It is also important to look at the withdrawal methods to talk about the validity of explicit consent. Because if the withdrawal of consent as in the examples puts data subject in trouble, then the validity of the consent at first cannot be mentioned. In the information element for consent in the GDPR definitions, the controller should first explain the right to withdraw to the data subject when clarification of personal data. Hereby, GDPR and EDPB both aim to maintain transparency.

The GDPR guidance on consent withdrawn by the Information Commissioner's Office ("ICO")9 and the legal basis for the transaction were examined. The controller should be clear and plain while obtaining consent from the data subject concerned, should state that withdraw the consent, use a clear language, if the data subject receives the consent electronically or on digital platform, ensure that the boxes do not appear marked, should provide opt-out option in the e-mails, the immediate destruction of the data of the data subject who withdraws consent and the data subject concerned who finally withdraw their consent should not be punished by the controller.10

The consent of the data subject concerned should be a positive action. The fact that the data subject is silent, continues with the pre-checked box or stays still indicates that there is no consent. For this reason, there will be no withdrawal of a consent here.

The aim of the GDPR and related legislation is to give explicit consent through the will of the data subject and by a real illumination by the controller. The data subject concerned should always be able to withdraw explicit consent without any sanction and in the same way that given consent.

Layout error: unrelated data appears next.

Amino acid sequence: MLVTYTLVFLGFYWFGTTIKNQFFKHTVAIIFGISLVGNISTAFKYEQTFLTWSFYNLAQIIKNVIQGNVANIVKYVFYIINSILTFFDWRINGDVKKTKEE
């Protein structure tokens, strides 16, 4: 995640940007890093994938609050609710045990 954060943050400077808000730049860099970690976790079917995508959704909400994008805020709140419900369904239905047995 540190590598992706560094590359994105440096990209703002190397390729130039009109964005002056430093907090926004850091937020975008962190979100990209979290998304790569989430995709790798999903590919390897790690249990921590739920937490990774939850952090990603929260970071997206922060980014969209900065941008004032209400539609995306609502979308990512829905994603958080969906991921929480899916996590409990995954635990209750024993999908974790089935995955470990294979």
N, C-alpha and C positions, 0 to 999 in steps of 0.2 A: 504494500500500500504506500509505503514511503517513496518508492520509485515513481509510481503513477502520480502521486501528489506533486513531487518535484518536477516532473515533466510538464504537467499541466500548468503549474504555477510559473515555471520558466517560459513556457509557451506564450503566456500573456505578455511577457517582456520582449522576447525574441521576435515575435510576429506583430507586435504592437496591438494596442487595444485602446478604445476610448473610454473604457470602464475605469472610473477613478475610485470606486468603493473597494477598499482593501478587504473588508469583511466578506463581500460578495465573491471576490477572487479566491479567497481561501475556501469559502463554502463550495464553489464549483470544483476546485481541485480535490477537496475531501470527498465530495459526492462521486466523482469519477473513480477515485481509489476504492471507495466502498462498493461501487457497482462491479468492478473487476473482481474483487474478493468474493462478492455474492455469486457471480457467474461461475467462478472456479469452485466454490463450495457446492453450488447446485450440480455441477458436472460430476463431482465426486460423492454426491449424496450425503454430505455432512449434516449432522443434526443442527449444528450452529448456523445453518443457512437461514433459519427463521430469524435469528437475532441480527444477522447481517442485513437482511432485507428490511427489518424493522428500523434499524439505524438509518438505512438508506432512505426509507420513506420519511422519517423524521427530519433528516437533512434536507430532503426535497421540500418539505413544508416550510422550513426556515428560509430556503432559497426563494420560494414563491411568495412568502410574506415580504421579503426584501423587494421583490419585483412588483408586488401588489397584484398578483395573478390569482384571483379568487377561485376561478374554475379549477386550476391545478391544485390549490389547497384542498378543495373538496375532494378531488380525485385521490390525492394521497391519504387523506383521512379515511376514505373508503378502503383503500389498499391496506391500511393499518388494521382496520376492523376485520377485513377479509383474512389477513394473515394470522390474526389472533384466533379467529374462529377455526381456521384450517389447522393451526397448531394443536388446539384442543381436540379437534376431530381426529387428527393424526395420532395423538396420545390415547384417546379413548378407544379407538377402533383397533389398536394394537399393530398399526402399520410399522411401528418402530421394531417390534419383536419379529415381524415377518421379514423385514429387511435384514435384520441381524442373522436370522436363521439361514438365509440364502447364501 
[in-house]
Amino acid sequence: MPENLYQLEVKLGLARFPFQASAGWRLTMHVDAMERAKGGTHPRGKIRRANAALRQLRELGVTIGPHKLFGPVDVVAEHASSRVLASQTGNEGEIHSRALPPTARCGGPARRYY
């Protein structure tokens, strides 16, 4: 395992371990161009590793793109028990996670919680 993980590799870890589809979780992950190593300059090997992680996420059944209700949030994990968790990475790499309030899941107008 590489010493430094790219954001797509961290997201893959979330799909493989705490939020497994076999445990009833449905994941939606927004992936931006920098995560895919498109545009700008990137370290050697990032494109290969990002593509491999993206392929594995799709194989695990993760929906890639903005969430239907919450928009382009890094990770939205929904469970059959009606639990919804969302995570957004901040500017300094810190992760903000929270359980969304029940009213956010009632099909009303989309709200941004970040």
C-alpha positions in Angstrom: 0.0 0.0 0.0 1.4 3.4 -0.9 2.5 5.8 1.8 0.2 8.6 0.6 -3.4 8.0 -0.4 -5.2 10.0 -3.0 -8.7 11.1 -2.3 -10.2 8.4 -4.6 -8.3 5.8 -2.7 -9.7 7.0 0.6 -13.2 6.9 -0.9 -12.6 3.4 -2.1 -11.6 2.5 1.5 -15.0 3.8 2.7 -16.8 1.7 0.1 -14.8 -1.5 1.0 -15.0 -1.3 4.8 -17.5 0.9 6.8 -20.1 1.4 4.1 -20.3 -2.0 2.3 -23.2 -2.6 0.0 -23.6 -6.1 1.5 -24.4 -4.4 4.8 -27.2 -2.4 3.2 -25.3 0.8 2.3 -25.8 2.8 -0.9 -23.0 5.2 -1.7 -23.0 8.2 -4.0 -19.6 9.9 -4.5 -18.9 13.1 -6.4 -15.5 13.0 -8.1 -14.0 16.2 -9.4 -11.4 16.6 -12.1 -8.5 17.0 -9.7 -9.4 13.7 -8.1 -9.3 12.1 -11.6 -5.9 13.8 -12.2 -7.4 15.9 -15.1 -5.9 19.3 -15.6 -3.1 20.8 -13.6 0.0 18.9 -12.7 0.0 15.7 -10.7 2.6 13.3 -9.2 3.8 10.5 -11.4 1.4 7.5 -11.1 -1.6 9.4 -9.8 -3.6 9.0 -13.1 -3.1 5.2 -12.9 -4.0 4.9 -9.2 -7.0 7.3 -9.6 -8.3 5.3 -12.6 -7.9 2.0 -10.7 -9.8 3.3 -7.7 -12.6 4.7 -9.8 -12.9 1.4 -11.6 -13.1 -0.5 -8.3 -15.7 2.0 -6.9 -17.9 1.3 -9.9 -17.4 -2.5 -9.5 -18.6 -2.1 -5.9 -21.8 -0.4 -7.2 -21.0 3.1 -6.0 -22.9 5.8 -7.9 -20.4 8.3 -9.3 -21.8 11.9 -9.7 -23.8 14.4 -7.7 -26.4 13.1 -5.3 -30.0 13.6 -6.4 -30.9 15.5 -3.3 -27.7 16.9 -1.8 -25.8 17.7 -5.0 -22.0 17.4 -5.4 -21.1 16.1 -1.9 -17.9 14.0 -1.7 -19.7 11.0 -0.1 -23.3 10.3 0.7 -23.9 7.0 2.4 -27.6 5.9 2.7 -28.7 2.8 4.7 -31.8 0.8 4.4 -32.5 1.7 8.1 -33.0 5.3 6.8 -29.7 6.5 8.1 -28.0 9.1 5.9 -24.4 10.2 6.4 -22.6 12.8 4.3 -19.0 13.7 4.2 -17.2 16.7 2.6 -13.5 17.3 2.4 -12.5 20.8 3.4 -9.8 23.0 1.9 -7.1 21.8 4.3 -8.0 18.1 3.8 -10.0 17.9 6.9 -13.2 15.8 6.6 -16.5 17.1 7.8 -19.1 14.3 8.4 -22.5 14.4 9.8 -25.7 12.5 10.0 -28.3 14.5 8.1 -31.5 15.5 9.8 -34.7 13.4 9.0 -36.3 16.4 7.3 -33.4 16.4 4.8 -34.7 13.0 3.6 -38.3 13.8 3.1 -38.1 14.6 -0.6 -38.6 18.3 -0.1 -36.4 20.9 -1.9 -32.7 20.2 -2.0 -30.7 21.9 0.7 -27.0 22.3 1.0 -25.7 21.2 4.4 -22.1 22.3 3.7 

For the validity of an explicit consent, apart from the elements in the legislation, it is necessary to check whether the consent is permitted to be withdrawn as mentioned above. Otherwise, it is not possible to talk about a lawful explicit consent. It is important to be reminded that it is not possible to mention the withdrawal of an explicit consent in these matters, since there is no explicit consent for personal data that can be processed by law. In cases where only explicit consent is required, the institution of withdrawing explicit consent will come into play.


1. EU General Data Protection Regulation (GDPR) (Regulation (EU) 2016/679)

2. GDPR article 4/11 def. Of consent

3. Law on the Protection of Personal Data No. 6698 dated 24/03/2016

4. Working Party, the old name of EDBP

5. EDPB Guidelines 05/2020 on consent under Regulation 2016/679 Version 1.0 Adopted on 4 May 2020

6. On 25 May 2018, the EDPB replaced the Article 29 Working Party.

7. European Union

8. EDPB Guidelines on consent parag. 115

9. The UK's independent authority set up to uphold information rights in the public interest, promoting openness by public bodies and data privacy for individuals.


The content of this article is intended to provide a general guide to the subject matter. Specialist advice should be sought about your specific circumstances.